It is shown that below-ground diversity of arbuscular mycorrhizal fungi (AMF) is a major factor contributing to the maintenance of plant biodiversity and to ecosystem functioning, and that microbial interactions can drive ecosystem functions such as plant biodiversity, productivity and variability.

Feeback between Plants and Their Soil Communities in an Old Field Community

Similar although less pronounced patterns were observed in experiments using inocula consisting of washed live root segments as compared to experiments using whole soil as inoculum, suggesting that root pathogens are one important agent.

Soil pathogens and spatial patterns of seedling mortality in a temperate tree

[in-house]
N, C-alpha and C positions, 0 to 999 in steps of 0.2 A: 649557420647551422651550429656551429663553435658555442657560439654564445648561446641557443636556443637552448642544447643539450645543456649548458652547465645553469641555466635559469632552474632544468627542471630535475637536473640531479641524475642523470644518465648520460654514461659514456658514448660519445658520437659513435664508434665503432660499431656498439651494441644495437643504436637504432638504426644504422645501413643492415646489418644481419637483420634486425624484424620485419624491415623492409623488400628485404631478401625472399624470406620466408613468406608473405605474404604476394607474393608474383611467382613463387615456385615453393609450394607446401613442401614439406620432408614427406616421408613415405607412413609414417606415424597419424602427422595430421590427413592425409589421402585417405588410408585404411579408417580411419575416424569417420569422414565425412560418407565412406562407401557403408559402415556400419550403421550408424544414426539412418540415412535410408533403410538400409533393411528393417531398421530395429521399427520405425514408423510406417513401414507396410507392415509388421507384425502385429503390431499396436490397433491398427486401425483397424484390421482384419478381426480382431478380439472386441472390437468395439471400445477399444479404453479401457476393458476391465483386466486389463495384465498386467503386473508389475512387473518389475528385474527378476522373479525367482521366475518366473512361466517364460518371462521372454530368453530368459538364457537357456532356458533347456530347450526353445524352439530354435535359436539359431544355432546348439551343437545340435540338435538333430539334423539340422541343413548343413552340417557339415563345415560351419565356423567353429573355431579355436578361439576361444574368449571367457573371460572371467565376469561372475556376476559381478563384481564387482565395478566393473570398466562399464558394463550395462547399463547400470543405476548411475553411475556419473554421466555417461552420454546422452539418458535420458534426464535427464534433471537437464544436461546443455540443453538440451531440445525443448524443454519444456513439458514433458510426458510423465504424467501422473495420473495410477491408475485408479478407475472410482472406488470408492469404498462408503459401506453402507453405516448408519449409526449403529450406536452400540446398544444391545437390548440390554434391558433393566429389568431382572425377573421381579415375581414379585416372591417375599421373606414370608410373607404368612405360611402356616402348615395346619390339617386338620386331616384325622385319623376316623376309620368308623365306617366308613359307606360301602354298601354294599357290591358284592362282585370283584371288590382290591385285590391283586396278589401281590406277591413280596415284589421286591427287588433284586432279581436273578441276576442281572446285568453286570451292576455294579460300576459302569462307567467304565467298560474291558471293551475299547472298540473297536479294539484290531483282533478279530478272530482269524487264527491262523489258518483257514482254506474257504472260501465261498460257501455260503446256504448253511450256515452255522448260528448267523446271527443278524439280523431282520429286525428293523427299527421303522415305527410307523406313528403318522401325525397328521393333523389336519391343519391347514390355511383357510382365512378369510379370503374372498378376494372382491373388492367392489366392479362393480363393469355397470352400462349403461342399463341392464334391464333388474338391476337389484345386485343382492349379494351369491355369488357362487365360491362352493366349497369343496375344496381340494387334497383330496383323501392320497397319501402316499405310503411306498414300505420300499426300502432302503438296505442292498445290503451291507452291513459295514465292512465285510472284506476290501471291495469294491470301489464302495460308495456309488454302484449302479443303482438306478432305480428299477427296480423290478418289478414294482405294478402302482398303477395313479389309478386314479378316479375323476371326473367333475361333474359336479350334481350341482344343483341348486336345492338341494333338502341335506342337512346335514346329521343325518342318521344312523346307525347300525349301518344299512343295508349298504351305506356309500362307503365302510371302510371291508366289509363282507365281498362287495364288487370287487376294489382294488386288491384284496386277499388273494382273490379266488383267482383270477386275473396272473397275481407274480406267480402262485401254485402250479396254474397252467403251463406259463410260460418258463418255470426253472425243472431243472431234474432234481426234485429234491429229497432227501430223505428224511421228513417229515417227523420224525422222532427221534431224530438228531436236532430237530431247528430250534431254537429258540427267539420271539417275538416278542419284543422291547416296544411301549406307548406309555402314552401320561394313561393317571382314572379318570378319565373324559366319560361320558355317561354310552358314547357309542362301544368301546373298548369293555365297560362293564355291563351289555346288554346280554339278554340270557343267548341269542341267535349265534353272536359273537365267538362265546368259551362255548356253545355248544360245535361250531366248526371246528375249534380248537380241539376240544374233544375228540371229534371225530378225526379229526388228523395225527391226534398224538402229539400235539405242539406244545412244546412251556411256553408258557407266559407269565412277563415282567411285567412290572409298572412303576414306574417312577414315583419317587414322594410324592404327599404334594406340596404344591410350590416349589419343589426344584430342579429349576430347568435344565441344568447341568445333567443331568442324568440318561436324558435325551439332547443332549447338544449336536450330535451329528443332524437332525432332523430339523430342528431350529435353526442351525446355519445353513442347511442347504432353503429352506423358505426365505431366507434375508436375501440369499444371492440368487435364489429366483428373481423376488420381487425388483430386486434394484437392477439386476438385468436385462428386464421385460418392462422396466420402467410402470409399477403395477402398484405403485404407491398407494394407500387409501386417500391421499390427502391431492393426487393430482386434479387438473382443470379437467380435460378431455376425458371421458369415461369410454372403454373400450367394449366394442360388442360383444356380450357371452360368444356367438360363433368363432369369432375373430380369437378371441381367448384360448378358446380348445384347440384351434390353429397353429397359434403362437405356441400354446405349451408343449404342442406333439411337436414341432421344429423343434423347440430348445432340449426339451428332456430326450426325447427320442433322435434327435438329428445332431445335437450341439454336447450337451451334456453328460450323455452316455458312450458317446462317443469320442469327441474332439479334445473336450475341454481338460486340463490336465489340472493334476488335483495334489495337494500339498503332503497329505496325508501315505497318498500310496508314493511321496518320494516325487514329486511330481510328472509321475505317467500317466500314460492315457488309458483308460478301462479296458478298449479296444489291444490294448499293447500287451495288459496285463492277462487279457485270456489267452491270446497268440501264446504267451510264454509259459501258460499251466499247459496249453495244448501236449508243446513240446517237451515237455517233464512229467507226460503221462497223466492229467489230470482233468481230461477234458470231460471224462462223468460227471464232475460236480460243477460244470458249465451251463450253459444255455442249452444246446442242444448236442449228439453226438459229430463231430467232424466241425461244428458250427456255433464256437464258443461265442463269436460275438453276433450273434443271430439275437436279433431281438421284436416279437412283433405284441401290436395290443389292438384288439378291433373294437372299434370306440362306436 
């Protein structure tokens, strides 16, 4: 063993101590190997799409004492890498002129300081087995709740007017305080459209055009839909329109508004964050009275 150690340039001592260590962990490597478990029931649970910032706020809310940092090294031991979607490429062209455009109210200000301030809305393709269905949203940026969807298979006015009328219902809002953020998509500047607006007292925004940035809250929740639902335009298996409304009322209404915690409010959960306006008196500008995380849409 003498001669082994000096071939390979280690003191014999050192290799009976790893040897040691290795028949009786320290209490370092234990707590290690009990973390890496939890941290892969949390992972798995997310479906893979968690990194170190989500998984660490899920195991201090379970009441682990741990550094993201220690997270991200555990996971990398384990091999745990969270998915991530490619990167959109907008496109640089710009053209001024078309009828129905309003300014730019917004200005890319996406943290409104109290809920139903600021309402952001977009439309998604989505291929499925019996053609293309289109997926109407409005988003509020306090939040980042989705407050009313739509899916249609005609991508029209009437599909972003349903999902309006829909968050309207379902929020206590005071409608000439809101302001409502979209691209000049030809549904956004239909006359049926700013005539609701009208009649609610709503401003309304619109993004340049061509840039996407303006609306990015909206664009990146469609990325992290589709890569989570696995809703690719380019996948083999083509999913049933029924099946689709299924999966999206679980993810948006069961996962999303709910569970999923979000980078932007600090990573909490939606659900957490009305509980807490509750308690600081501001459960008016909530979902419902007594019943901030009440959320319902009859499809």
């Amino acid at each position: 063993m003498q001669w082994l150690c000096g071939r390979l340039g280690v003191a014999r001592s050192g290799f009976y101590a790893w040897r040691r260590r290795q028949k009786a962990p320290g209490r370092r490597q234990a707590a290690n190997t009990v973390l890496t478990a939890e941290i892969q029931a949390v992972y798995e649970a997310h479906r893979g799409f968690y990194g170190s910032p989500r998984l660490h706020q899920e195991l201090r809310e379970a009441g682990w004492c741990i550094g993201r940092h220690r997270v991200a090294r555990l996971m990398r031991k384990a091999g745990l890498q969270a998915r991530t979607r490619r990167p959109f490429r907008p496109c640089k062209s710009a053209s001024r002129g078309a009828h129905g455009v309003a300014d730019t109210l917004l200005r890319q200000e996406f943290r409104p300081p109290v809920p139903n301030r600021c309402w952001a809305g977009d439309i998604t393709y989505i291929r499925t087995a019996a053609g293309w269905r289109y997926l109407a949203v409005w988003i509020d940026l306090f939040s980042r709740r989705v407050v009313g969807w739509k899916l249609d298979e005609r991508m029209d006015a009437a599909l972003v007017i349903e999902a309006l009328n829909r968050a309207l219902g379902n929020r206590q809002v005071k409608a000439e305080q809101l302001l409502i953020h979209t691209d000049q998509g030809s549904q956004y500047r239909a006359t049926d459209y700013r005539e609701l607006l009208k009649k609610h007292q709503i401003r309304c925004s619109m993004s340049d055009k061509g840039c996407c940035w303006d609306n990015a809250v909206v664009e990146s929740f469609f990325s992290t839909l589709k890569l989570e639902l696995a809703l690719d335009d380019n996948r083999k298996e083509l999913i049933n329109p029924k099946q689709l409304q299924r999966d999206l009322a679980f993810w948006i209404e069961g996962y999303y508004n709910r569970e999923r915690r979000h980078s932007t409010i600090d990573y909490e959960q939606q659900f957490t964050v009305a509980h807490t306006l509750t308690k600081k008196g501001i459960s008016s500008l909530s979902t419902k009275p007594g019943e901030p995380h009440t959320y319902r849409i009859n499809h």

This work shows that a soil pathogen leads to patterns of seedling mortality in a temperate tree (Prunus serotina) as predicted by the Janzen–Connell hypothesis, and suggests that similar ecological mechanisms operate in tropical and temperate forests.


The results of these experiments suggest that the accumulation of species-specific soil pathogens could account for the previous observation of negative feedback on plant growth through changes in the soil community.

Small-scale shifting mosaics of two dominant grassland species: the possible role of soil-borne pathogens

It is concluded that soil-borne pathogens may contribute to plant diversity and spatial mosaics of plants in grasslands, and that soil disturbances by digging ants and rabbits may explain the small-scale variation in nematode densities.